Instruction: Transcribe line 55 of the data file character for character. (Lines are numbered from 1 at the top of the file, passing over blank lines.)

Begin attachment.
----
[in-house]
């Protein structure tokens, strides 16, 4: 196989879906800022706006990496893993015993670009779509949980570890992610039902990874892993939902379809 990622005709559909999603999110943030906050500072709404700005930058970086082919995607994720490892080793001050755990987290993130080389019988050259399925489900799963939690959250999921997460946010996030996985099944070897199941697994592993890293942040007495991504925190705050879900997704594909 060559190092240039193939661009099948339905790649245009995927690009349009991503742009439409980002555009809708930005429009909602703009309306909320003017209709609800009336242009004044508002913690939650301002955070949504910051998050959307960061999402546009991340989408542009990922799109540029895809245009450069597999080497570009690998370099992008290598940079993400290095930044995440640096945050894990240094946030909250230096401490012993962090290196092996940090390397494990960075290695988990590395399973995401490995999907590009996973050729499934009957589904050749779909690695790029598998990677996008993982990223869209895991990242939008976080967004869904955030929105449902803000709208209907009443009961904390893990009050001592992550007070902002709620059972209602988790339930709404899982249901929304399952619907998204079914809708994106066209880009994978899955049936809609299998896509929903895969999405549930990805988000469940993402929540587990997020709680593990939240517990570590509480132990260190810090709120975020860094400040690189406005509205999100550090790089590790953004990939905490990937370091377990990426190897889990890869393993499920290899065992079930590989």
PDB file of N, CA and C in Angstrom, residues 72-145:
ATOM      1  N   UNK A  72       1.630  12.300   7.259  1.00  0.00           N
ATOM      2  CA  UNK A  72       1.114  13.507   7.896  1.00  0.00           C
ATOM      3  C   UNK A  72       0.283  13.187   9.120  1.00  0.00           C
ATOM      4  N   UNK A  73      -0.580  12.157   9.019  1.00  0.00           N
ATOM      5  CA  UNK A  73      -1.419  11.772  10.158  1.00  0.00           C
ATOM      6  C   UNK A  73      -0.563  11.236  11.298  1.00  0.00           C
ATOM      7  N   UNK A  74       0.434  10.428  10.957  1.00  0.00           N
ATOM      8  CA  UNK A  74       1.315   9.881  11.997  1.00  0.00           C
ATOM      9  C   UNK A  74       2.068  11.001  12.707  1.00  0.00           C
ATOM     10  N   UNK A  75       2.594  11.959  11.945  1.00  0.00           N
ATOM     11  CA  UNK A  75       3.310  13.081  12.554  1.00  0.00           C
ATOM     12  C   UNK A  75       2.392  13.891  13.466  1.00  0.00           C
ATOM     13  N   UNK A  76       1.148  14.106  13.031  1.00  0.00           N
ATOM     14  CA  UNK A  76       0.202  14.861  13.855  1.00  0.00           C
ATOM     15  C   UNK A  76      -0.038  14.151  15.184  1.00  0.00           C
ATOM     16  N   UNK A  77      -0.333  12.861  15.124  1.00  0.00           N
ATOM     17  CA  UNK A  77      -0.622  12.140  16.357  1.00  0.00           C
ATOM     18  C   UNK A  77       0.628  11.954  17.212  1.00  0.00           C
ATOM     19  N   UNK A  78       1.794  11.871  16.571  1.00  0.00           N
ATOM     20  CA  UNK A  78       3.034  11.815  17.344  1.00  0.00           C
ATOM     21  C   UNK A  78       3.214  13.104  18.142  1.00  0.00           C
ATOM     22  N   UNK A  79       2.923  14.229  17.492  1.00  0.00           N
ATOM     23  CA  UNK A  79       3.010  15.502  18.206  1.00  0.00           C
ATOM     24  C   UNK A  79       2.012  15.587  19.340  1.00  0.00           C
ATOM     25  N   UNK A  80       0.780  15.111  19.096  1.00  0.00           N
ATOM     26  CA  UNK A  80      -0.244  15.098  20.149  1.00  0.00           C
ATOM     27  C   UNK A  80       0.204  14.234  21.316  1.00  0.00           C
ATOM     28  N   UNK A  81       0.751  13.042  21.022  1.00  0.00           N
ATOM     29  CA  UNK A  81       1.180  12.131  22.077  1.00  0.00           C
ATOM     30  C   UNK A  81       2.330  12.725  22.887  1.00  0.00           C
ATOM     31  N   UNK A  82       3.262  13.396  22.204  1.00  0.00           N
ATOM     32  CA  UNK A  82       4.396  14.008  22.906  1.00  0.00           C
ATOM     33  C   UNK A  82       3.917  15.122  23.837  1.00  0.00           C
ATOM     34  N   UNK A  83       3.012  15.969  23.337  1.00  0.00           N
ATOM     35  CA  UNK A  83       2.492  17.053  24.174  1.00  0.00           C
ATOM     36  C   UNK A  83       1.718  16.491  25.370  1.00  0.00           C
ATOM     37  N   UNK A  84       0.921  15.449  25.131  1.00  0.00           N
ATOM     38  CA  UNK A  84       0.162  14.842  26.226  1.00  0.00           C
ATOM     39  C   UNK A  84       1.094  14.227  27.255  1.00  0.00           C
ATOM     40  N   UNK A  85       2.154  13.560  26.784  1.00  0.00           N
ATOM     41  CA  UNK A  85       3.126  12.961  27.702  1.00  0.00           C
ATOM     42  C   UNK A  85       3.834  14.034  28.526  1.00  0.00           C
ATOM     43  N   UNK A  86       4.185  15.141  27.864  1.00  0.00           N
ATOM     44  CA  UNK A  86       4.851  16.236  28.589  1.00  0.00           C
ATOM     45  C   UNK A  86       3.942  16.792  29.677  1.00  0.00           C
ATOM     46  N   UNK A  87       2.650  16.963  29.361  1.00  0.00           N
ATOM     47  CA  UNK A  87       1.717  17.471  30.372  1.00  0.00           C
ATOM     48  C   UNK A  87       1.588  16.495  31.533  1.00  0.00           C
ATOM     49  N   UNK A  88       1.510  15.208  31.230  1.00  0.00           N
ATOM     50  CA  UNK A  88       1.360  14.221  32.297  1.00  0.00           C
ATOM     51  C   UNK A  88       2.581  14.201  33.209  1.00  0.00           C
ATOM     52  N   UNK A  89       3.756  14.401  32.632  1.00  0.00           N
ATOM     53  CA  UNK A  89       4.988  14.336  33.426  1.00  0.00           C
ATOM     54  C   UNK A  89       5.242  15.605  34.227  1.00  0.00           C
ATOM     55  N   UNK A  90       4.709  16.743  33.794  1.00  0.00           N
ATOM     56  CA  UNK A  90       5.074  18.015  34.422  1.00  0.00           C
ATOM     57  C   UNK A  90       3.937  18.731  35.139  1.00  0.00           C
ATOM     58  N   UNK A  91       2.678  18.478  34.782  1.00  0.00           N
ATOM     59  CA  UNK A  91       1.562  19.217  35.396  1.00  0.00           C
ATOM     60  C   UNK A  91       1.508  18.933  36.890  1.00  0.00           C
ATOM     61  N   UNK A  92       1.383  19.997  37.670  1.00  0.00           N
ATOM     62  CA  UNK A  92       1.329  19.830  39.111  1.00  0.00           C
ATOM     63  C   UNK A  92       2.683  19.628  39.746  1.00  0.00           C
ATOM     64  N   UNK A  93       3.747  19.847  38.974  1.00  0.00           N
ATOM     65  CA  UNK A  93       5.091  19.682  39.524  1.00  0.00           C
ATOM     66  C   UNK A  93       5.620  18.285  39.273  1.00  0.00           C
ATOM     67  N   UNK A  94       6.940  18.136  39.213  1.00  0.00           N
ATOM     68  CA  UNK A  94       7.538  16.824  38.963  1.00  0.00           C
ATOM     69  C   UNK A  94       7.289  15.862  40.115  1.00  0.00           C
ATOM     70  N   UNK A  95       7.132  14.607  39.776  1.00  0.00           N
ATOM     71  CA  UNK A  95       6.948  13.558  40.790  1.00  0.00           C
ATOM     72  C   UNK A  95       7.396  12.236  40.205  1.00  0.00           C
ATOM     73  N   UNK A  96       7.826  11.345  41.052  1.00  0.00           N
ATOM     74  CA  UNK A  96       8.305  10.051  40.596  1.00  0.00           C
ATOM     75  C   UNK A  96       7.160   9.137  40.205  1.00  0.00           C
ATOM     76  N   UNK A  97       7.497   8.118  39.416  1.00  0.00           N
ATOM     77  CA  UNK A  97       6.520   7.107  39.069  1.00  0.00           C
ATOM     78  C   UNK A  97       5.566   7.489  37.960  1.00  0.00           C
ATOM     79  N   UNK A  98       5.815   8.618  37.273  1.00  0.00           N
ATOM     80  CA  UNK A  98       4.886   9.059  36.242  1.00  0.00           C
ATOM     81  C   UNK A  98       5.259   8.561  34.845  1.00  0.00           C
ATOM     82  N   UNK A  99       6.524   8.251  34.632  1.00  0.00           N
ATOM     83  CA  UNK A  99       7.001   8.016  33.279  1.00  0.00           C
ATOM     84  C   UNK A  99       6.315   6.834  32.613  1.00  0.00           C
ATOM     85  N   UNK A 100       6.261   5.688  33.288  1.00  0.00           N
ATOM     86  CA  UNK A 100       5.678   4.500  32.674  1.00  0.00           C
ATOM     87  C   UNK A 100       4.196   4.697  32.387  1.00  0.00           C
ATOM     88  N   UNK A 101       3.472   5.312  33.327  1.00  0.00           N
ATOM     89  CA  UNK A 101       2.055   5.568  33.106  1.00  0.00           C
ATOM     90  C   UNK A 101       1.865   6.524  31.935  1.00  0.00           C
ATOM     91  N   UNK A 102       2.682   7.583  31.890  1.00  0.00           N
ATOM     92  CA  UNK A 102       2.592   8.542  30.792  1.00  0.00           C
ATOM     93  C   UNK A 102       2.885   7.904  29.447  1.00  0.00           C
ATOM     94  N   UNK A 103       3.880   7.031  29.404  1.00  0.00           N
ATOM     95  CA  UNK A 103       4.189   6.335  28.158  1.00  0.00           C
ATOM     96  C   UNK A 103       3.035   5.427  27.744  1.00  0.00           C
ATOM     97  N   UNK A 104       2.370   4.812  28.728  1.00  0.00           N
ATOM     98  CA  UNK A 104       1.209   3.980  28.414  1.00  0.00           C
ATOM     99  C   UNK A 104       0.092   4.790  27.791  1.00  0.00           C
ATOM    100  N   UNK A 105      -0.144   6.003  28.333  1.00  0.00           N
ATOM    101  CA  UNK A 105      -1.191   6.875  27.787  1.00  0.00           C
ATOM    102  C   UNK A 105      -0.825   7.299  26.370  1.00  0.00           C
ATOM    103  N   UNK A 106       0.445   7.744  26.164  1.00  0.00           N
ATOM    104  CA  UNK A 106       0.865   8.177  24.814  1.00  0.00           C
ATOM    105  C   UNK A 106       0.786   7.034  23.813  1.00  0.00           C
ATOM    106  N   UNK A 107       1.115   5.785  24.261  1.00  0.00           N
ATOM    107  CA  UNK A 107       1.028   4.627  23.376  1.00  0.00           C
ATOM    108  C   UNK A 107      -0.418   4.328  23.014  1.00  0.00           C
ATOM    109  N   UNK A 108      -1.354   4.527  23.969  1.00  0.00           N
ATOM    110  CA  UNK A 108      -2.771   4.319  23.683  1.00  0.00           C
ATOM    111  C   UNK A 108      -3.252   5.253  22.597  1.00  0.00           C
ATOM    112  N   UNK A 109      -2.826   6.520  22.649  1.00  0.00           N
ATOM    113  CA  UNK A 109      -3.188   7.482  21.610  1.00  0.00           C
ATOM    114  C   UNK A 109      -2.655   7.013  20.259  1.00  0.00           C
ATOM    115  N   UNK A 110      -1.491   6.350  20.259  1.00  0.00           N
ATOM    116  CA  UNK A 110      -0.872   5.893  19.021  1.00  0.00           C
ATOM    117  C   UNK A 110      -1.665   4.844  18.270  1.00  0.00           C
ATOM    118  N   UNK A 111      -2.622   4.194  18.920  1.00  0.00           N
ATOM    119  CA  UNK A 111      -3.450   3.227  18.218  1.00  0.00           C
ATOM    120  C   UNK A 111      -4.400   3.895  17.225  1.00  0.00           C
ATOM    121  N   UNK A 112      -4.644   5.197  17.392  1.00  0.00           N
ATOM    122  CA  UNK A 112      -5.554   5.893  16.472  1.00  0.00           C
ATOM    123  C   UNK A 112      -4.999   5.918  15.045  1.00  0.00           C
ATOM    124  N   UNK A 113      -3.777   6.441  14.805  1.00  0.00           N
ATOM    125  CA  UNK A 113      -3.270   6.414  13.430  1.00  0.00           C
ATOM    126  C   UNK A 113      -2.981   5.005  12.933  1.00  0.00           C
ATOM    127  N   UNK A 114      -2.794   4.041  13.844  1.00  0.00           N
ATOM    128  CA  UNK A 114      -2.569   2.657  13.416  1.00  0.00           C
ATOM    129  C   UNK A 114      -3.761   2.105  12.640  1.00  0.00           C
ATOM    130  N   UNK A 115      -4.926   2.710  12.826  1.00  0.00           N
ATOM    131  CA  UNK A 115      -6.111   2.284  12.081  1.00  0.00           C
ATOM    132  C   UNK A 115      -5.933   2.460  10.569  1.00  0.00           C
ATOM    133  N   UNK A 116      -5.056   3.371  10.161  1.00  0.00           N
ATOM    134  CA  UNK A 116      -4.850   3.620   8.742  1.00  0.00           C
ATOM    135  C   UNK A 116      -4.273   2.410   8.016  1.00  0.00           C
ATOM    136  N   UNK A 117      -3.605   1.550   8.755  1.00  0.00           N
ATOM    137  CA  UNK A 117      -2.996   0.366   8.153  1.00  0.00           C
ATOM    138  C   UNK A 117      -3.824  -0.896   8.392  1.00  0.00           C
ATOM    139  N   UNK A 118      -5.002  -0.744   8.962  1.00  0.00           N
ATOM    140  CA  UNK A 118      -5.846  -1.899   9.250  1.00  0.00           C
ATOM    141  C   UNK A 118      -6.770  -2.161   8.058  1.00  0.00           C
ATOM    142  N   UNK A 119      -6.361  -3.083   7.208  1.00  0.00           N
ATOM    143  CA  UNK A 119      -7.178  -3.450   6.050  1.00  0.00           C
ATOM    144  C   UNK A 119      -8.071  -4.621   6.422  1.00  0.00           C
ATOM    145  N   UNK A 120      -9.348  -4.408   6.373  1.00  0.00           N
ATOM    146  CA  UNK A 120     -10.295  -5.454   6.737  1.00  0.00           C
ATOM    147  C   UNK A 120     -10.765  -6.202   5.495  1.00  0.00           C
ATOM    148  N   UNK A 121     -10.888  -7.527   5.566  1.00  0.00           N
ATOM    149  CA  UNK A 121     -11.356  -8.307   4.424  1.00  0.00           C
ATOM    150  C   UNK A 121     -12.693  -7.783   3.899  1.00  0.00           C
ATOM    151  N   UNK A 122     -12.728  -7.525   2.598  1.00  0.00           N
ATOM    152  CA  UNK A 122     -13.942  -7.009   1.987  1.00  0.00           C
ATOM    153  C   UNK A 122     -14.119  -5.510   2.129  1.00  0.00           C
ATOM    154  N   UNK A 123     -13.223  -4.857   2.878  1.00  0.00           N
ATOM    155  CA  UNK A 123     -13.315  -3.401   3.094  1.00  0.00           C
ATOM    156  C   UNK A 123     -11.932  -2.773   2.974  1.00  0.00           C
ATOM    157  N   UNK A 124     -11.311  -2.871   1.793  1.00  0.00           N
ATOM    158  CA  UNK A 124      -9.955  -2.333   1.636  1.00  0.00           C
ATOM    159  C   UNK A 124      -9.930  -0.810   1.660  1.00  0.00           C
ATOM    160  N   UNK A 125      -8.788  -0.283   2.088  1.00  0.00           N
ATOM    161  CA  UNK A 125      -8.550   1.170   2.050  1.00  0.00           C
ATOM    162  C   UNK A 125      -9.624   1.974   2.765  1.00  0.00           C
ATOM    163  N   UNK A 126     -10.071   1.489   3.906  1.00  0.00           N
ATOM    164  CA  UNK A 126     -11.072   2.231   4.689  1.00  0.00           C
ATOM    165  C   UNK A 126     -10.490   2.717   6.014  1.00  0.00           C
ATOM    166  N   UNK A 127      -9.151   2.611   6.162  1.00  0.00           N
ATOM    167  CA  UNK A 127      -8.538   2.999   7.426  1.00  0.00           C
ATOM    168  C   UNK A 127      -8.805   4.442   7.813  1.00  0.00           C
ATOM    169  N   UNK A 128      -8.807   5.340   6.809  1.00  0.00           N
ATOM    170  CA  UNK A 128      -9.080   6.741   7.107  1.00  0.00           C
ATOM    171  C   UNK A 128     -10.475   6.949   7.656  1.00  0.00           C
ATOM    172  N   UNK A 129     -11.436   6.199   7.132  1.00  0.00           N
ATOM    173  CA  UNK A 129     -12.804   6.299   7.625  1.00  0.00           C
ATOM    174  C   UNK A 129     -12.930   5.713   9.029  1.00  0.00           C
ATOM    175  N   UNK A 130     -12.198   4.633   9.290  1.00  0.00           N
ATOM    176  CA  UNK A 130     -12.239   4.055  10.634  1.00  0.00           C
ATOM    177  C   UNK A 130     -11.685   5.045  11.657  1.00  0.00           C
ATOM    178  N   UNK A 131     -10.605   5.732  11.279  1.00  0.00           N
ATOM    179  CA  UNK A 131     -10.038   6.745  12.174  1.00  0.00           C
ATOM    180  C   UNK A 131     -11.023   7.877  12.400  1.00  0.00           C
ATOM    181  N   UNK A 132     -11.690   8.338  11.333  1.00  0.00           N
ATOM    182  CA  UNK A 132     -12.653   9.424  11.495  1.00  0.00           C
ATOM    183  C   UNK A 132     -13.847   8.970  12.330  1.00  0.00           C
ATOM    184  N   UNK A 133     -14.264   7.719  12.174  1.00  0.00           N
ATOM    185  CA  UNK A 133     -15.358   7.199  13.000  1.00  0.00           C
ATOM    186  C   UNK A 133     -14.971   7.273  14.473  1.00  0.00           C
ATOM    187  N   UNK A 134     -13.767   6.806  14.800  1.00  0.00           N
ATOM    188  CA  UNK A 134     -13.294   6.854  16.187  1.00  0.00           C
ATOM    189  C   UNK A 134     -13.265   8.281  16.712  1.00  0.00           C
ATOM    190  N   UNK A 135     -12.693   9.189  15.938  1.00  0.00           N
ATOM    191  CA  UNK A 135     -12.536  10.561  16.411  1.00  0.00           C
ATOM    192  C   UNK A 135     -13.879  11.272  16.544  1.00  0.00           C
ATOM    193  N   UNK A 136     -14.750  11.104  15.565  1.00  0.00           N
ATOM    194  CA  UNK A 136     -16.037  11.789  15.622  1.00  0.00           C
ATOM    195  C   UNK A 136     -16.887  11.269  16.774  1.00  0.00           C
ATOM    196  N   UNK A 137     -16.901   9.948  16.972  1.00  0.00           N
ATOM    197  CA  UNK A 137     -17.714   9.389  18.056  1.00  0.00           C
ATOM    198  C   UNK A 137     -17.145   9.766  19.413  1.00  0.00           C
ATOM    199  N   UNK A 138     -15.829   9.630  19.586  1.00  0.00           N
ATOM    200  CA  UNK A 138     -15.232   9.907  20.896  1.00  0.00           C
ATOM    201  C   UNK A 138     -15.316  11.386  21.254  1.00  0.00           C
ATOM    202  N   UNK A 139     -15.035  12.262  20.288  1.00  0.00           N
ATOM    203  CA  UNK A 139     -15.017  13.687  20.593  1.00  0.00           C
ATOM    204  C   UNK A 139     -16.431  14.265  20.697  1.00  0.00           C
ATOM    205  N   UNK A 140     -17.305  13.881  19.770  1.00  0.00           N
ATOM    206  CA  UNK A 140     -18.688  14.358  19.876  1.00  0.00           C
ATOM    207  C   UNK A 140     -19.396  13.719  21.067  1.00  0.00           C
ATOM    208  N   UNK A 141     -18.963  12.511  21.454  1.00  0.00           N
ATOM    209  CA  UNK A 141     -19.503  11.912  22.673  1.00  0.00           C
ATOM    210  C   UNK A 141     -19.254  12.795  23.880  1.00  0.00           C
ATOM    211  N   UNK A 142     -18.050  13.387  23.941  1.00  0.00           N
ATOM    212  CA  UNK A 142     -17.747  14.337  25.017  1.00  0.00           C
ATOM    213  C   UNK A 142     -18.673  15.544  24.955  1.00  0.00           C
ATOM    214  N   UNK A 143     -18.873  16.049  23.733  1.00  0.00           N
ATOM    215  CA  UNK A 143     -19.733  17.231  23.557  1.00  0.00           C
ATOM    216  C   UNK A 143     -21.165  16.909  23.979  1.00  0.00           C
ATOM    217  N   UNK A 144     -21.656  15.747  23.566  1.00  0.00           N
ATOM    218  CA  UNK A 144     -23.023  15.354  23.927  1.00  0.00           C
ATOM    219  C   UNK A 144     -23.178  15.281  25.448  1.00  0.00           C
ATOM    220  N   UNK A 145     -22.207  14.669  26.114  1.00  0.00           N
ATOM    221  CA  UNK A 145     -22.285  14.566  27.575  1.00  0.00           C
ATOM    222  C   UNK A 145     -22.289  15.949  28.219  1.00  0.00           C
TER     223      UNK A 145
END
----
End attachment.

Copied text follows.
ATOM     52  N   UNK A  89       3.756  14.401  32.632  1.00  0.00           N